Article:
Debate continues over anthem protests

San Francisco 49ers quarterback Colin Kaepernick started a protest that has sparked debate across the nation

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Debate continues over anthem protests

Colin Kaepernick (7) started a kneeling protest that has inspired many, just as it has angered many.

Colin Kaepernick (7) started a kneeling protest that has inspired many, just as it has angered many.

Courtesy of Paladin Justice

Colin Kaepernick (7) started a kneeling protest that has inspired many, just as it has angered many.

Courtesy of Paladin Justice

Courtesy of Paladin Justice

Colin Kaepernick (7) started a kneeling protest that has inspired many, just as it has angered many.

Nicholas Tirella, Editor-in-Chief, Scottsdale Chronicle

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In an effort to respond to the much-discussed alleged police brutality against African Americans in the United States, one man decided to take a stand – or rather, take a knee – in protest.

Colin Kaepernick is a National Football League quarterback for the San Francisco 49ers. He made headlines during a preseason game when spectators saw that he was not standing for “The Star-Spangled Banner.” According to NFL Network reporter Mike Garafolo, Kaepernick had actually been protesting earlier in the preseason, but went unnoticed because he was not in uniform or playing those games.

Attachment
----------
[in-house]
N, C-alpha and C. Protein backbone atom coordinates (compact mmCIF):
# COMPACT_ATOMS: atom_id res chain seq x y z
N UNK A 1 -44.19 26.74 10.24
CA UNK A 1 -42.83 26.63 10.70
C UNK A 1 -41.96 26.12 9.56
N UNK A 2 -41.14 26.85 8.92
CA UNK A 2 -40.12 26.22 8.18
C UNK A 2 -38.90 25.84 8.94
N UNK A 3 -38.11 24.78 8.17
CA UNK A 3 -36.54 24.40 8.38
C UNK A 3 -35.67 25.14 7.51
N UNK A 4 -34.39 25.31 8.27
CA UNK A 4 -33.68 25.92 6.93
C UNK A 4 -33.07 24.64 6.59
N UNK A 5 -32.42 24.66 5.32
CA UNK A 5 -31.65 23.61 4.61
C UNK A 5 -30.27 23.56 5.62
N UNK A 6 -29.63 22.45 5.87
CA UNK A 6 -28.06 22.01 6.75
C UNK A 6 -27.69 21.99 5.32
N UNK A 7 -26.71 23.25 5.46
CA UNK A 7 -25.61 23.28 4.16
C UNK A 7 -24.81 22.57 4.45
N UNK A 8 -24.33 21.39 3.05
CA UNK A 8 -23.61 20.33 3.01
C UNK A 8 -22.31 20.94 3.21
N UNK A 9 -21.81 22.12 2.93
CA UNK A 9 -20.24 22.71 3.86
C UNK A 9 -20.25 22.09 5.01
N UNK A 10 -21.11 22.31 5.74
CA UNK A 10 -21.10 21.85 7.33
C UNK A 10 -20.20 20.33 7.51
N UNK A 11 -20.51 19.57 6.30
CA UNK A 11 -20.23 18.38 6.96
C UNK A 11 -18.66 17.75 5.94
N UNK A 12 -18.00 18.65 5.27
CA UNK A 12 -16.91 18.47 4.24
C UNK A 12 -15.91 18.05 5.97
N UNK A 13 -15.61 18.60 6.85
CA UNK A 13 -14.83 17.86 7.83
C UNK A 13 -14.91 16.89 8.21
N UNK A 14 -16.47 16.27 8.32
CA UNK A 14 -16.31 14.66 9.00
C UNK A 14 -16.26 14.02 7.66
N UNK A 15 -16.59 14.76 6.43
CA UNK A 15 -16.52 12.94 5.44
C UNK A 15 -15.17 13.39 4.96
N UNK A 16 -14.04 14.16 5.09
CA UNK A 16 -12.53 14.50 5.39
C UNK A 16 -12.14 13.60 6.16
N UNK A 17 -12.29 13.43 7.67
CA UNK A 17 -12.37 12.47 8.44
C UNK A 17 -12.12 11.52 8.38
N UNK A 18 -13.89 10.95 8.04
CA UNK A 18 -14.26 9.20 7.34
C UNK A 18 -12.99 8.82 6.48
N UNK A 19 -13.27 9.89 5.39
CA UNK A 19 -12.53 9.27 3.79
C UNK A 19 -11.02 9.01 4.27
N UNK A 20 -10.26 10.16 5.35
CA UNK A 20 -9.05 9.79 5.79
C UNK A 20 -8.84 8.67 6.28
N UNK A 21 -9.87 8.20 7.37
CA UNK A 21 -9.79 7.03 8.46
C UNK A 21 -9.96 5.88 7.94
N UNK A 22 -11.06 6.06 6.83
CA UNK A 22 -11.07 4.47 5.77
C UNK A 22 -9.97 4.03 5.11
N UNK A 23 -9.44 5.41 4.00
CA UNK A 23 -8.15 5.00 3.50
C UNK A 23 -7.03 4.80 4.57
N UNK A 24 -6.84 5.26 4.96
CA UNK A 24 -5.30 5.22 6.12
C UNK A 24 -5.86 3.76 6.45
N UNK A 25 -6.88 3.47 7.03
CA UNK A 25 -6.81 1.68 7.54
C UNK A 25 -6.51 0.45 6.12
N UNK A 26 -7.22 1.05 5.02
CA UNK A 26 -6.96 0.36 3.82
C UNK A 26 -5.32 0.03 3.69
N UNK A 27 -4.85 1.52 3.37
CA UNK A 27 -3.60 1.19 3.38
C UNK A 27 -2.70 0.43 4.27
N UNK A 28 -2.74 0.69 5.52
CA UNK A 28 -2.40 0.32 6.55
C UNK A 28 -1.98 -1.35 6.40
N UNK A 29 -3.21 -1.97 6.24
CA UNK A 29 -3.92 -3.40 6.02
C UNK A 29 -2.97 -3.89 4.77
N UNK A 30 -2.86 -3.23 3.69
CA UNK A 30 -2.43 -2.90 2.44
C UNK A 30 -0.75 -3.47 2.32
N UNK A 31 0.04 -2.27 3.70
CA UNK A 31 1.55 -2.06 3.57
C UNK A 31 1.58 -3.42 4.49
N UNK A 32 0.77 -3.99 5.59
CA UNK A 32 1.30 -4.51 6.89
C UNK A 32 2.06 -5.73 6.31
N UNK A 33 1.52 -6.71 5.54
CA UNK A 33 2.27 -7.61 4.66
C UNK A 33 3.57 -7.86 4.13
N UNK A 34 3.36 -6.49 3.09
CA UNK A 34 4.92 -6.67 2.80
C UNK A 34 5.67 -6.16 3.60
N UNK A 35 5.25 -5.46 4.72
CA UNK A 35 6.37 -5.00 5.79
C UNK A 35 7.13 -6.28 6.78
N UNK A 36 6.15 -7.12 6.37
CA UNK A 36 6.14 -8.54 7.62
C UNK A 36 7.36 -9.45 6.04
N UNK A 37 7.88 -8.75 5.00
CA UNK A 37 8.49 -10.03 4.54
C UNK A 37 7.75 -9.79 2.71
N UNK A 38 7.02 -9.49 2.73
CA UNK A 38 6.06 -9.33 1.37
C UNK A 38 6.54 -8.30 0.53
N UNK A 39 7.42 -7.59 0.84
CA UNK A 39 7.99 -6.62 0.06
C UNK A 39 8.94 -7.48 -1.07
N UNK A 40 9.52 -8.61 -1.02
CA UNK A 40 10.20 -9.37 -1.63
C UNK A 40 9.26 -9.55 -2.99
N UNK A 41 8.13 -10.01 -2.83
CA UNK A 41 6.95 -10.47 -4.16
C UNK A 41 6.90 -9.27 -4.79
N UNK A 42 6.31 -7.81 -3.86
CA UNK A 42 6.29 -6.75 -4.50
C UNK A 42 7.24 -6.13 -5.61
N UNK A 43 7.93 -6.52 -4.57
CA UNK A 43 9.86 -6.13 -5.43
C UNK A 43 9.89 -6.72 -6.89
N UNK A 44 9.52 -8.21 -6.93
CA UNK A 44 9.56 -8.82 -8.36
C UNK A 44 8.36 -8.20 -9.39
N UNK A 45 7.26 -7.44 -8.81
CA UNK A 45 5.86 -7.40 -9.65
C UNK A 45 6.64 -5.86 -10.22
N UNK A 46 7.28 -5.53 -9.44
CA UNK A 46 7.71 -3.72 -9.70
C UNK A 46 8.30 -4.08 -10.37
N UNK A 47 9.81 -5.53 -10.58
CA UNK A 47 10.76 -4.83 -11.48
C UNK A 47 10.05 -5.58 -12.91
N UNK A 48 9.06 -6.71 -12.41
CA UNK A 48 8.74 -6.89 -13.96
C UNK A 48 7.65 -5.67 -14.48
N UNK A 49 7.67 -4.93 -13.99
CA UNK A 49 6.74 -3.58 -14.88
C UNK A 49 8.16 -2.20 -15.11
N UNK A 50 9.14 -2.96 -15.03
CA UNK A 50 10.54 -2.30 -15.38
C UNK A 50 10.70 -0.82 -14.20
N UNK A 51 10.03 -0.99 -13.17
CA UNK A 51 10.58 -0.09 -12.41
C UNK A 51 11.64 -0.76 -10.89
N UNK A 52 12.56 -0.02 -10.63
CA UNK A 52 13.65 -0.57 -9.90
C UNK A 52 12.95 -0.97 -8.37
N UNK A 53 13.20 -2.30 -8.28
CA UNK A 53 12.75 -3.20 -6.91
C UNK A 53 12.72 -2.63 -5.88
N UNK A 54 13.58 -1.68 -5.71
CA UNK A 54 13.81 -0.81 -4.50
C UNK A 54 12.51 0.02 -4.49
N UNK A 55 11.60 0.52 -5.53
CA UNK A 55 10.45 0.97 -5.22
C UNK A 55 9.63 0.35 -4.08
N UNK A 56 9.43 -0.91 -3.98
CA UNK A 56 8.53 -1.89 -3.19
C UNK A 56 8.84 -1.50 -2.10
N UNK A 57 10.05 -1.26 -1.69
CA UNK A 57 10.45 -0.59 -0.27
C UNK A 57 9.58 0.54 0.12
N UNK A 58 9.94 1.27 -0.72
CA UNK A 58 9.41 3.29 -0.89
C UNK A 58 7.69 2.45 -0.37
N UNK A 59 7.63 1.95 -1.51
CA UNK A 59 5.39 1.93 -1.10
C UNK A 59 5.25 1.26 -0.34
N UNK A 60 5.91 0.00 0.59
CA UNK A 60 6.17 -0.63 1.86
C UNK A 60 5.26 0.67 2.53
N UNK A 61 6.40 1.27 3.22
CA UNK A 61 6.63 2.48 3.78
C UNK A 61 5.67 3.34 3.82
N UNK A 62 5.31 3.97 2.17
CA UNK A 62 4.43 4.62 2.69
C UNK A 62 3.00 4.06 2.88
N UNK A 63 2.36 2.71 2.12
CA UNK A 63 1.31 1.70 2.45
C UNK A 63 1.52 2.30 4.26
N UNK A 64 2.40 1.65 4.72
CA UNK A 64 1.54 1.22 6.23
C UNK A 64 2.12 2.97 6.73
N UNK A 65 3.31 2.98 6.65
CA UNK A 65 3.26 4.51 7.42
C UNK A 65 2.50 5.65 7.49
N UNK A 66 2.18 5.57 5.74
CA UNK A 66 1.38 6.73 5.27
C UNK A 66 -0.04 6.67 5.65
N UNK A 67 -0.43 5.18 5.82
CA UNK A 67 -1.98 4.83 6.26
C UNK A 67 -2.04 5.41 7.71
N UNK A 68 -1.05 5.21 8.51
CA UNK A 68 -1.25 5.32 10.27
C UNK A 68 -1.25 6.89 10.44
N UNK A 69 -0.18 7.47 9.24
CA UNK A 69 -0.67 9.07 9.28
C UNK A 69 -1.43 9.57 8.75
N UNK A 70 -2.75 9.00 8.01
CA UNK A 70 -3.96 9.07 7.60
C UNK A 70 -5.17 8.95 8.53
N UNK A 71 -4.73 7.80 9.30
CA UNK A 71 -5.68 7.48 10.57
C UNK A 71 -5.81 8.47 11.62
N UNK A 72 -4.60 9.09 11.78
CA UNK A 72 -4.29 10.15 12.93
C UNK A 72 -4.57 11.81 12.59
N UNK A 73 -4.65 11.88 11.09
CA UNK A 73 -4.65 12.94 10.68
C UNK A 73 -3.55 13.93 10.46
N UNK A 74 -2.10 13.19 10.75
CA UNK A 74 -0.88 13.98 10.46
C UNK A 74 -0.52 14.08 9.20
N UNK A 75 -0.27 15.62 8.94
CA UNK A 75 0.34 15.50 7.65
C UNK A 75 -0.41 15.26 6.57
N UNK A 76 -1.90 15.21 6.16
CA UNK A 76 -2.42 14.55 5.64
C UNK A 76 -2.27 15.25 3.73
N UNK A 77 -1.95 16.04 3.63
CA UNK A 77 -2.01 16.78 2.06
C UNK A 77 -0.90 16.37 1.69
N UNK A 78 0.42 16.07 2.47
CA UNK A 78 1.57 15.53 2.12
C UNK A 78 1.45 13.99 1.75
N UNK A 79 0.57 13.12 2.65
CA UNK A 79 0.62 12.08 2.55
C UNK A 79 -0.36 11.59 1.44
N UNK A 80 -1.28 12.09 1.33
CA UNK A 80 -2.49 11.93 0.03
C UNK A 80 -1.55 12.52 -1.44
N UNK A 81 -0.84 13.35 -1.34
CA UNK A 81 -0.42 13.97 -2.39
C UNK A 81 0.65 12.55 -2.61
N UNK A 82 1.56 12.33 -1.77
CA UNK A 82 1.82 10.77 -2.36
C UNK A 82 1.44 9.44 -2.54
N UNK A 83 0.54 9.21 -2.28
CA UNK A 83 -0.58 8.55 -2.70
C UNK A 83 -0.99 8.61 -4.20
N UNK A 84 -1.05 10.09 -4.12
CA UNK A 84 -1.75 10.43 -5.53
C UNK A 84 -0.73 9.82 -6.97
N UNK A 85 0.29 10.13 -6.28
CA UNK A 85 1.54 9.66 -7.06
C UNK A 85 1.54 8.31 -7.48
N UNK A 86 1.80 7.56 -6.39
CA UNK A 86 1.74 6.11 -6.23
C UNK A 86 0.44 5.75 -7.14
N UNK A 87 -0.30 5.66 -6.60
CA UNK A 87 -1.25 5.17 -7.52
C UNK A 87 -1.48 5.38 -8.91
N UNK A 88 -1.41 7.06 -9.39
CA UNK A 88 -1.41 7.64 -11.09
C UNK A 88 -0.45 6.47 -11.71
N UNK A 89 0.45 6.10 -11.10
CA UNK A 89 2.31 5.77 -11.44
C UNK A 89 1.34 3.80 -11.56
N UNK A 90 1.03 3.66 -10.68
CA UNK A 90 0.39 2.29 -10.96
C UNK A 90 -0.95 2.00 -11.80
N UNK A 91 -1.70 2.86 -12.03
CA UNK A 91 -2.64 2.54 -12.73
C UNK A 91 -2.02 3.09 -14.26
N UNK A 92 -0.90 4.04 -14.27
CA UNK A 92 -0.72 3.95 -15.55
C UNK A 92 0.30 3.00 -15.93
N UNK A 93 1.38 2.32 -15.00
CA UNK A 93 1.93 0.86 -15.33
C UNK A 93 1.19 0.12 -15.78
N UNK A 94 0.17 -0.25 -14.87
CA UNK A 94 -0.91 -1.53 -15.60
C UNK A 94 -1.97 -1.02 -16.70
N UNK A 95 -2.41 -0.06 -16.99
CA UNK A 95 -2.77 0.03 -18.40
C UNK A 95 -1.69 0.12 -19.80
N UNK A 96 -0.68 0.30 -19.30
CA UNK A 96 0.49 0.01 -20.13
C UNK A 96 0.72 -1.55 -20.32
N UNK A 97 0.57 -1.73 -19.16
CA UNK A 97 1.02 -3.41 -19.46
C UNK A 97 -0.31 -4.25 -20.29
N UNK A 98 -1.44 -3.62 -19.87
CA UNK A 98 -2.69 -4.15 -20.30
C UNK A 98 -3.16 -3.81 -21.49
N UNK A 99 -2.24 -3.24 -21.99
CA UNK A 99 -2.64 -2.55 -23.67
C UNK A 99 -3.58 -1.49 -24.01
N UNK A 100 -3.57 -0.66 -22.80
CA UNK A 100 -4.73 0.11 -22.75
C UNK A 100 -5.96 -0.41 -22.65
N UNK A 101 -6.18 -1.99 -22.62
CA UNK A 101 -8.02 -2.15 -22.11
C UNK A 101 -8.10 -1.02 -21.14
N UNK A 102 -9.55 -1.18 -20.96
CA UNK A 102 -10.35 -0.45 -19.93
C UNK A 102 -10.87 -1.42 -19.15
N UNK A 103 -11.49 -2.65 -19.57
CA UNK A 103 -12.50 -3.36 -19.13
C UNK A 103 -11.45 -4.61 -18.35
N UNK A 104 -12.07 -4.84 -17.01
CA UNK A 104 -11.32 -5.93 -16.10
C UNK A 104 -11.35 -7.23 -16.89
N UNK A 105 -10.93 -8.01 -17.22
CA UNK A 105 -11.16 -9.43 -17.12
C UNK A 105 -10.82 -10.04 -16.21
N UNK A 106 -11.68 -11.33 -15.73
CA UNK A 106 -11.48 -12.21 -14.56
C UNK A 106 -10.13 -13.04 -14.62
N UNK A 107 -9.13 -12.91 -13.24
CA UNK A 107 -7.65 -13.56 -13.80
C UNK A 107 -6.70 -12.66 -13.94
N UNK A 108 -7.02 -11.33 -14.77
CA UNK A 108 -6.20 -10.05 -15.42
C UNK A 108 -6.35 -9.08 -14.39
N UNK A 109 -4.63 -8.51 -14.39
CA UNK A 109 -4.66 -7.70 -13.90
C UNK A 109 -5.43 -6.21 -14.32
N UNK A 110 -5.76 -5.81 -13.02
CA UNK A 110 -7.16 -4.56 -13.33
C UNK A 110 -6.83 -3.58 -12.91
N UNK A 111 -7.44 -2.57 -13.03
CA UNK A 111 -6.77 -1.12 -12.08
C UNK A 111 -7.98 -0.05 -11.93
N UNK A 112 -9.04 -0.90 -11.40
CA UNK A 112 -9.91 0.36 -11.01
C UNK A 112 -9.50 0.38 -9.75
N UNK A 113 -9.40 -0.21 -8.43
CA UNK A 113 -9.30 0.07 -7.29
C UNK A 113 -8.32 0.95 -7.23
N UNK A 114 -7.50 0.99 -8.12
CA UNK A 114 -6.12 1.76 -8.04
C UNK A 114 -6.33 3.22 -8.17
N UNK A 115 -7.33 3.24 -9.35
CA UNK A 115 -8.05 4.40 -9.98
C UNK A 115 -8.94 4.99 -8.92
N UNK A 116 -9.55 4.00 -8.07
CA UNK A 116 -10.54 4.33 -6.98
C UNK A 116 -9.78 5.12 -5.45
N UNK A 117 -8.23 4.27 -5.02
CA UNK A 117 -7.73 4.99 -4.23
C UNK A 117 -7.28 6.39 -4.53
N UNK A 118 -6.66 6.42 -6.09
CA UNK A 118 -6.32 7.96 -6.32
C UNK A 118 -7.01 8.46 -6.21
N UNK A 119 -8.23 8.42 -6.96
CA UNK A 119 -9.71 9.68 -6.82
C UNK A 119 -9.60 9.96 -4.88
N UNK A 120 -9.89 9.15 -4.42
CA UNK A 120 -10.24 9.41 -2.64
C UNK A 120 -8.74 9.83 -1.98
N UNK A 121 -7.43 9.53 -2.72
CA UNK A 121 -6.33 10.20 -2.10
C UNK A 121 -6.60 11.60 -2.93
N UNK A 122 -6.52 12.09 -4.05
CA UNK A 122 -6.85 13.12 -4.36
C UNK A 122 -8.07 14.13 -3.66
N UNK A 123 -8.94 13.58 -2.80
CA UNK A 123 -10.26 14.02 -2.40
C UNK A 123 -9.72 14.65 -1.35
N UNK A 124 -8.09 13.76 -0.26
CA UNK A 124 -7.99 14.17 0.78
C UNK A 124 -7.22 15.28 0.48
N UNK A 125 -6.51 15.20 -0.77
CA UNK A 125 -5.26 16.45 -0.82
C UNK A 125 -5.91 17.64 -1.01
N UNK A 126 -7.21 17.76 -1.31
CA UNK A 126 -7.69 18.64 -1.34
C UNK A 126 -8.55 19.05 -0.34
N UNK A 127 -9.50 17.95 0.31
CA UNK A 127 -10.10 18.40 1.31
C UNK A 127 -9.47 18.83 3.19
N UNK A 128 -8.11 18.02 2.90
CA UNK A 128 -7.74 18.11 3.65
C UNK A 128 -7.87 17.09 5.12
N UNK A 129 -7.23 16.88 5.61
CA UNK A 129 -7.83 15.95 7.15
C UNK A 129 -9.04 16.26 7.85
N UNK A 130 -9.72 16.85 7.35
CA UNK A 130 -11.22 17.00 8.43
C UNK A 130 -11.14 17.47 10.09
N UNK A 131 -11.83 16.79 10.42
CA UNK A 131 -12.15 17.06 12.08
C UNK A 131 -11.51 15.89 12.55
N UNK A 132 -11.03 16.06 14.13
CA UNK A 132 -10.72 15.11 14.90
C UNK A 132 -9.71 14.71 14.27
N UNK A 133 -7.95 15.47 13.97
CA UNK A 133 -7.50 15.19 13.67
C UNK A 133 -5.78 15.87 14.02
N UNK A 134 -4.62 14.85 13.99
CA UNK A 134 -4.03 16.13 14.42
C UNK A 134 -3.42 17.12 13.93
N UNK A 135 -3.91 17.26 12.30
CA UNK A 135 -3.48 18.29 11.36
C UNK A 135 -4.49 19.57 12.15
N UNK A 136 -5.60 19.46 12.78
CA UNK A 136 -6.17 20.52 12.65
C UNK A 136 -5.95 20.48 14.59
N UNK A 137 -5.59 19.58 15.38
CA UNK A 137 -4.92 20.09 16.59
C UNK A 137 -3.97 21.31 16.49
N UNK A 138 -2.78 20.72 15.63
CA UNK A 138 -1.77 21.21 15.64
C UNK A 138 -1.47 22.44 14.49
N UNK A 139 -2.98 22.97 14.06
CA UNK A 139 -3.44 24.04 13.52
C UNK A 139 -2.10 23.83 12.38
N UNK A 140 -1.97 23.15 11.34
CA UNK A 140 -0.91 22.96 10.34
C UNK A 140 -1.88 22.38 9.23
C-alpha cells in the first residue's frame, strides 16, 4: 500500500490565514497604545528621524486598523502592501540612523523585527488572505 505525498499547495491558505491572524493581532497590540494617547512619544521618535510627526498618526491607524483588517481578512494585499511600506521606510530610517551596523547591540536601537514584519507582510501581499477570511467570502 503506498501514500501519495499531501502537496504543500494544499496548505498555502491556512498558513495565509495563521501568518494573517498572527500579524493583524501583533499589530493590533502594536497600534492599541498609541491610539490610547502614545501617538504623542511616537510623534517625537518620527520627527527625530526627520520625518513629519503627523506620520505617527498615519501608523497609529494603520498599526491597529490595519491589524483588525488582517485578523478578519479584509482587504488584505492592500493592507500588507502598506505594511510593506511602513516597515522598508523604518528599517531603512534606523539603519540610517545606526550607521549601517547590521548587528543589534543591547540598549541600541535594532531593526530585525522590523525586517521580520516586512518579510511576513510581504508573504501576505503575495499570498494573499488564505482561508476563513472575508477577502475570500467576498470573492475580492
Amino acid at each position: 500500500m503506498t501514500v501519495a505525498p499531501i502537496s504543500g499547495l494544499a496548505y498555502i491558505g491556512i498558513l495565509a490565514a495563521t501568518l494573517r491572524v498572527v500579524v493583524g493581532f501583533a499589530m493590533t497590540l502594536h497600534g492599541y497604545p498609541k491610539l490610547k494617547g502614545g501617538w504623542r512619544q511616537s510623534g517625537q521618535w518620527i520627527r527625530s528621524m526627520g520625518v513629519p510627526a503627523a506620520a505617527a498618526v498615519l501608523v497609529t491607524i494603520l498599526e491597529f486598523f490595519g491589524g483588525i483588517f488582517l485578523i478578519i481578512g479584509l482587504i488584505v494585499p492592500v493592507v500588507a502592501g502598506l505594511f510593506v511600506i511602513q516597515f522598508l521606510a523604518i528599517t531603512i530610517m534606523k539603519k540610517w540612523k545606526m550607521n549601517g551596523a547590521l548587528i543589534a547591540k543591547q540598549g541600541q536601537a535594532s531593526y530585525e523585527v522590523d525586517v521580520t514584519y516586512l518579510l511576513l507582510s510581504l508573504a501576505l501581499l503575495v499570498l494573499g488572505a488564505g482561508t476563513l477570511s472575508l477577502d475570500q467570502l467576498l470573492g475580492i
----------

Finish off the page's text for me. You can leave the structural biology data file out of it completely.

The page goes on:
Kaepernick’s gesture has rippled throughout the U.S. and caused debate as to whether it is right or wrong to not stand during the national anthem. Kaepernick explained to Steve Whyche in an nfl.com exclusive interview his stance on the kneeling and how he does not let the sport he plays get in the way.

“I am not going to stand up to show pride in a flag for a country that oppresses black people and people of color,” Kaepernick said. “To me, this is bigger than football and it would be selfish on my part to look the other way. There are bodies in the street and people getting paid leave and getting away with murder.”

What started as a one-man protest has caught fire as others have joined in his protest, from other NFL players to U.S. college and high school student athletes.

“I am not going to stand up to show pride in a flag for a country that oppresses black people and people of color.”

GROWTH AND PUSH BACK OF THE PROTEST

Other players in the NFL have joined Kaepernick in protest, from Denver Broncos linebacker Brandon Marshall, who took a knee during their season opener, to Miami Dolphins players Arian Foster, Jelani Jenkins, Kenny Stills and Michael Thomas on Sept. 11. The protest that Kaepernick started has spread through the U.S., not only in the NFL but even down to high school sports. In a New York Times article “Protest Started by Colin Kaepernick Spreads to High School Students,” players on several football teams have taken a knee during the national anthem. The high schools include Garfield High School in Seattle, Wash.; Castlemont High in Oakland, Calif.; Woodrow Wilson High in Camden, N.J.; and Mission High in San Francisco, Calif.